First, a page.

25 residents in Clark Hall to quarantine until Oct. 7


This transmission electron microscope image shows SARS-CoV-2—also known as 2019-nCoV, the virus that causes COVID-19—isolated from a patient in the U.S. Virus particles are shown emerging from the surface of cells cultured in the lab. The spikes on the outer edge of the virus particles give coronaviruses their name, which means “crown-like.”

Gina Butkovich, managing editor Lauren Sasala, editor-in-chief

Twenty-five residents of Clark Hall are in quarantine after two positive cases of COVID-19 were detected among students living there. The Kent City Health Department told residents they must quarantine until Oct. 7. 

The students will stay in a separate section of Clark Hall with meals provided along with other university resources through the quarantine period. According to a press release put out by the university, anyone who tests positive will move to isolation. President Todd Diacon said the university has roughly 300 beds set aside for isolation. 

“Isolation is when you’ve tested positive for COVID-19,” Diacon said. “And then we have all of Verder Hall set aside for quarantine students. And just a reminder, quarantine is when you have been close to someone who has tested positive for COVID-19.” 

False rumors circulated on social media that students were quarantined in Allyn Hall. Eric Mansfield, assistant vice president of content strategy and communication, said there may be individual students who live in Allyn who were told to isolate if they had close contact with another person who tested positive for the virus.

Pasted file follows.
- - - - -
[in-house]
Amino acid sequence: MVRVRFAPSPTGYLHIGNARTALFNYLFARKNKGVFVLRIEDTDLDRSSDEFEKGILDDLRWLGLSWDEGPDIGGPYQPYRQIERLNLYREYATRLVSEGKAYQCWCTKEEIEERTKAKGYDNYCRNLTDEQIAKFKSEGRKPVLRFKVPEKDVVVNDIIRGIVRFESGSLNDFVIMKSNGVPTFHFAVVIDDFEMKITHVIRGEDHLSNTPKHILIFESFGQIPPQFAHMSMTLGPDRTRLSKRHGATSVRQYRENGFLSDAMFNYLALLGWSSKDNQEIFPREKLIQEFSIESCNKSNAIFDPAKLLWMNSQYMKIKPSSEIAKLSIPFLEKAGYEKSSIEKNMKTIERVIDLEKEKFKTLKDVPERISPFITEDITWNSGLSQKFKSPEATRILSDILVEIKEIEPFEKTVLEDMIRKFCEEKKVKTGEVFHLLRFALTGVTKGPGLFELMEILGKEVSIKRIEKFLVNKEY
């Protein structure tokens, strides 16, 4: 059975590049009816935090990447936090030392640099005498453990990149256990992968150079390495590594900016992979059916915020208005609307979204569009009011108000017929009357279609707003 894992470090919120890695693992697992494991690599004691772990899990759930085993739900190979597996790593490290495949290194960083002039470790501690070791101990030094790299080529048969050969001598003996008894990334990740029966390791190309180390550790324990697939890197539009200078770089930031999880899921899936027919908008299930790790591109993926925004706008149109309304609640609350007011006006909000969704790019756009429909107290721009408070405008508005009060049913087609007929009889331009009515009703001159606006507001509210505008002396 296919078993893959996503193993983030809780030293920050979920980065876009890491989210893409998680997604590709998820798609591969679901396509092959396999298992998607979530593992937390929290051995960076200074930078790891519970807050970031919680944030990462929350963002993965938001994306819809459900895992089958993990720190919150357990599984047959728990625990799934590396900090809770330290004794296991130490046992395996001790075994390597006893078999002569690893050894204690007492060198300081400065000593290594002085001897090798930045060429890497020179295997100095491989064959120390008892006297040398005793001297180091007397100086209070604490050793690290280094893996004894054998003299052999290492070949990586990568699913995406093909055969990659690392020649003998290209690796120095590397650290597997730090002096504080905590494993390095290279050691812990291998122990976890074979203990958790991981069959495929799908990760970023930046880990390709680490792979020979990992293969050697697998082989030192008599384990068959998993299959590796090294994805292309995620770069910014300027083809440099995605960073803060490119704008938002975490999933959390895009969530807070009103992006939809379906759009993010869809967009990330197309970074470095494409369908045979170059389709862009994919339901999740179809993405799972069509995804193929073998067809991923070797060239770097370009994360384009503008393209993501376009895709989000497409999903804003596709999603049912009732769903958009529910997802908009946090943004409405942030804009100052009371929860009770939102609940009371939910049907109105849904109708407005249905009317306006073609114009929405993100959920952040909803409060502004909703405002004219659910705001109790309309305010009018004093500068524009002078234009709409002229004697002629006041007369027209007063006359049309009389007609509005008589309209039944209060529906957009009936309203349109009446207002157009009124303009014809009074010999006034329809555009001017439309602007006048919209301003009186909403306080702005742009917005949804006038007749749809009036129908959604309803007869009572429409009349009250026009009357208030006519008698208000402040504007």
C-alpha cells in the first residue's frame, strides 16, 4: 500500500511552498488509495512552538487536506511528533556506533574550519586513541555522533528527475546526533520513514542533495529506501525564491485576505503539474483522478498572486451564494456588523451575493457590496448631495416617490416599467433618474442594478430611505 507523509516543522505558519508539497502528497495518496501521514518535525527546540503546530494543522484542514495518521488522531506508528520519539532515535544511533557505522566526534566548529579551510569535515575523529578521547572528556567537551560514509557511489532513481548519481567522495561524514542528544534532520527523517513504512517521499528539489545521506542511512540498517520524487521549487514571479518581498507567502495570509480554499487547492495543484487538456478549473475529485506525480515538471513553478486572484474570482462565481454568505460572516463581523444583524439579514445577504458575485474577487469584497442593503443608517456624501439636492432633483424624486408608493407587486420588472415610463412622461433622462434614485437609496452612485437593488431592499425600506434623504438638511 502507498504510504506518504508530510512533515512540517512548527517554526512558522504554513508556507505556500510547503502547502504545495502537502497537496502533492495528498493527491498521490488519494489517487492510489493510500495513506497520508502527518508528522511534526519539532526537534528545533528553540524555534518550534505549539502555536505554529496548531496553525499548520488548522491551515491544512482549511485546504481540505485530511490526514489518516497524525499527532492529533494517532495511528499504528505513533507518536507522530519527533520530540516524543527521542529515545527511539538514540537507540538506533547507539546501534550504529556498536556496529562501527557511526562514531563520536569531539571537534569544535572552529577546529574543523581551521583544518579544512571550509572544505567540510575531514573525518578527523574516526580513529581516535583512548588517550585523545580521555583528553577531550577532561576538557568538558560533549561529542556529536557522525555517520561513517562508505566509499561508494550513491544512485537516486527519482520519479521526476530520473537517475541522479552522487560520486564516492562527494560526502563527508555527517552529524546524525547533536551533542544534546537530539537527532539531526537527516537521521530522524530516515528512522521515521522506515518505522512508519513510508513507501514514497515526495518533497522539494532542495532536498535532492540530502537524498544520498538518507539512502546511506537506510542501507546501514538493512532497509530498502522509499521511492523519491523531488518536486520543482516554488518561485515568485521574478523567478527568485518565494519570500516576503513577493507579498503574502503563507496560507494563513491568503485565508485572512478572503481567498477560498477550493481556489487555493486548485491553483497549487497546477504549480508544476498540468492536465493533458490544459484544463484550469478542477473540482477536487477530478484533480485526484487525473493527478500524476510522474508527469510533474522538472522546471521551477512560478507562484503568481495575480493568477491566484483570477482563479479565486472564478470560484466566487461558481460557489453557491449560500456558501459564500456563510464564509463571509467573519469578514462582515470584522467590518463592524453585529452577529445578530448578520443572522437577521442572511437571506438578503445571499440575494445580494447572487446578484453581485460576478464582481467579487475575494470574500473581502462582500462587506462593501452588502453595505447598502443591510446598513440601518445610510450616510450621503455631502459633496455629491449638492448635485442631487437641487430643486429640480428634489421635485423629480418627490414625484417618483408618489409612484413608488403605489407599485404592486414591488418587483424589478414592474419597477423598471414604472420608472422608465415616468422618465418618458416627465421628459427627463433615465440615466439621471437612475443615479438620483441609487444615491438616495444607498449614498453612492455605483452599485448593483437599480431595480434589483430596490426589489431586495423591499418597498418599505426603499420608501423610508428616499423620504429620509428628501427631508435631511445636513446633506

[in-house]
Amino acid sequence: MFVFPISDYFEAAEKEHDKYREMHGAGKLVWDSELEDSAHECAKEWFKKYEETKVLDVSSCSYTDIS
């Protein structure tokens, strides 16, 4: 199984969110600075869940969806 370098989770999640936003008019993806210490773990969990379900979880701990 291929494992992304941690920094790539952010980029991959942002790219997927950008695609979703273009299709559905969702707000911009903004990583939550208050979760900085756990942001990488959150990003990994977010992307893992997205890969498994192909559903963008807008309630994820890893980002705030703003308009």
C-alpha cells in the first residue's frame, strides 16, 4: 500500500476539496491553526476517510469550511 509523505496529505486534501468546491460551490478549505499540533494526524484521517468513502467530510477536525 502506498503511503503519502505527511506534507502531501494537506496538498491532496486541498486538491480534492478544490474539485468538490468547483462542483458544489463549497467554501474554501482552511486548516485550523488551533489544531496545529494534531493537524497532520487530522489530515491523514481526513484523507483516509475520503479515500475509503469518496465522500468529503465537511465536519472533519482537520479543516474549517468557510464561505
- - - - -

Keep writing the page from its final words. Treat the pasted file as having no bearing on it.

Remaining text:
The Centers for Disease Control and Prevention (CDC) defines close contact as being within 6 feet of an infected person for at least 15 minutes at any point up to two days before illness onset. If the patient is asymptomatic, the time frame becomes two days prior to the COVID-19 test.

Contact Gina Butkovich at [email protected] and Lauren Sasala at [email protected].


Hi, I’m Lauren Sasala, a senior journalism student from Toledo. I’m also the editor in chief of The Kent Stater and KentWired this semester. My staff and I are committed to bringing you the most important news about Kent State and the Kent community. We are full-time students and hard-working journalists. While we get support from the student media fee and earned revenue such as advertising, both of those continue to decline. Your generous gift of any amount will help enhance our student experience as we grow into working professionals. Please go here to donate.